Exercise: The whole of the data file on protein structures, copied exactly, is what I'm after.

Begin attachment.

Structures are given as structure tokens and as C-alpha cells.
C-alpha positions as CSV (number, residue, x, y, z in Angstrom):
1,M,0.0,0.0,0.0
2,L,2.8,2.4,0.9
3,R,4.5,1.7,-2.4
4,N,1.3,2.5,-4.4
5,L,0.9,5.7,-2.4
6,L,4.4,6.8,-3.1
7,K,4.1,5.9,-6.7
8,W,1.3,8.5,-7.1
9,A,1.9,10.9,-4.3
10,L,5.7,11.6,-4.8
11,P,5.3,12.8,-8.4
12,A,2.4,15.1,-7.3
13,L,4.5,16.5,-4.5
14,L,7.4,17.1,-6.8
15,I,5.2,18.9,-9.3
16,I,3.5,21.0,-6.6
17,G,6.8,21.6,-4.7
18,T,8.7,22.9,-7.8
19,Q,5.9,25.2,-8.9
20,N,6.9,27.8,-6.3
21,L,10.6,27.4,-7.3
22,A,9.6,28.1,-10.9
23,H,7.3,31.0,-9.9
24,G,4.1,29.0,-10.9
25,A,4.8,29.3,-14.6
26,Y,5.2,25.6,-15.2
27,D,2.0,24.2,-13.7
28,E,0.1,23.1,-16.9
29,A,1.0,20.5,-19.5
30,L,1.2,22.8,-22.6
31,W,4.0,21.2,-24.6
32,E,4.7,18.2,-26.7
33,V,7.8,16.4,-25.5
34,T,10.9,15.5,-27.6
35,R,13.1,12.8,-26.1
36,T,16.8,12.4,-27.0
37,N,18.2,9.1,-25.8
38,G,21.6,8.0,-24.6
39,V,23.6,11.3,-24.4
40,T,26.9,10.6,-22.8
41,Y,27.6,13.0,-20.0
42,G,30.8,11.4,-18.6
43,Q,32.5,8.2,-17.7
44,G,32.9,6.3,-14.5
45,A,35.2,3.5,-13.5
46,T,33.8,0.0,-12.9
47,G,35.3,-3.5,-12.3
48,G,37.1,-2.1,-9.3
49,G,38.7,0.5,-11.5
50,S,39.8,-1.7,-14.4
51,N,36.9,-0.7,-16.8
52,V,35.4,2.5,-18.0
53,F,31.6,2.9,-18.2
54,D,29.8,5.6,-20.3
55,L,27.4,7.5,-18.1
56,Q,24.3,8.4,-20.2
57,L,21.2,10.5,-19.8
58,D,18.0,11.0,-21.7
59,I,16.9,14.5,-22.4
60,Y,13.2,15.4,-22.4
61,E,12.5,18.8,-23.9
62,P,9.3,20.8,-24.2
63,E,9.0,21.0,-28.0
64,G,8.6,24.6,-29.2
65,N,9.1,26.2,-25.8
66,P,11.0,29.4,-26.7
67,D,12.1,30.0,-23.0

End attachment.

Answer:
Structures are given as structure tokens and as C-alpha cells.
C-alpha positions as CSV (number, residue, x, y, z in Angstrom):
1,M,0.0,0.0,0.0
2,L,2.8,2.4,0.9
3,R,4.5,1.7,-2.4
4,N,1.3,2.5,-4.4
5,L,0.9,5.7,-2.4
6,L,4.4,6.8,-3.1
7,K,4.1,5.9,-6.7
8,W,1.3,8.5,-7.1
9,A,1.9,10.9,-4.3
10,L,5.7,11.6,-4.8
11,P,5.3,12.8,-8.4
12,A,2.4,15.1,-7.3
13,L,4.5,16.5,-4.5
14,L,7.4,17.1,-6.8
15,I,5.2,18.9,-9.3
16,I,3.5,21.0,-6.6
17,G,6.8,21.6,-4.7
18,T,8.7,22.9,-7.8
19,Q,5.9,25.2,-8.9
20,N,6.9,27.8,-6.3
21,L,10.6,27.4,-7.3
22,A,9.6,28.1,-10.9
23,H,7.3,31.0,-9.9
24,G,4.1,29.0,-10.9
25,A,4.8,29.3,-14.6
26,Y,5.2,25.6,-15.2
27,D,2.0,24.2,-13.7
28,E,0.1,23.1,-16.9
29,A,1.0,20.5,-19.5
30,L,1.2,22.8,-22.6
31,W,4.0,21.2,-24.6
32,E,4.7,18.2,-26.7
33,V,7.8,16.4,-25.5
34,T,10.9,15.5,-27.6
35,R,13.1,12.8,-26.1
36,T,16.8,12.4,-27.0
37,N,18.2,9.1,-25.8
38,G,21.6,8.0,-24.6
39,V,23.6,11.3,-24.4
40,T,26.9,10.6,-22.8
41,Y,27.6,13.0,-20.0
42,G,30.8,11.4,-18.6
43,Q,32.5,8.2,-17.7
44,G,32.9,6.3,-14.5
45,A,35.2,3.5,-13.5
46,T,33.8,0.0,-12.9
47,G,35.3,-3.5,-12.3
48,G,37.1,-2.1,-9.3
49,G,38.7,0.5,-11.5
50,S,39.8,-1.7,-14.4
51,N,36.9,-0.7,-16.8
52,V,35.4,2.5,-18.0
53,F,31.6,2.9,-18.2
54,D,29.8,5.6,-20.3
55,L,27.4,7.5,-18.1
56,Q,24.3,8.4,-20.2
57,L,21.2,10.5,-19.8
58,D,18.0,11.0,-21.7
59,I,16.9,14.5,-22.4
60,Y,13.2,15.4,-22.4
61,E,12.5,18.8,-23.9
62,P,9.3,20.8,-24.2
63,E,9.0,21.0,-28.0
64,G,8.6,24.6,-29.2
65,N,9.1,26.2,-25.8
66,P,11.0,29.4,-26.7
67,D,12.1,30.0,-23.0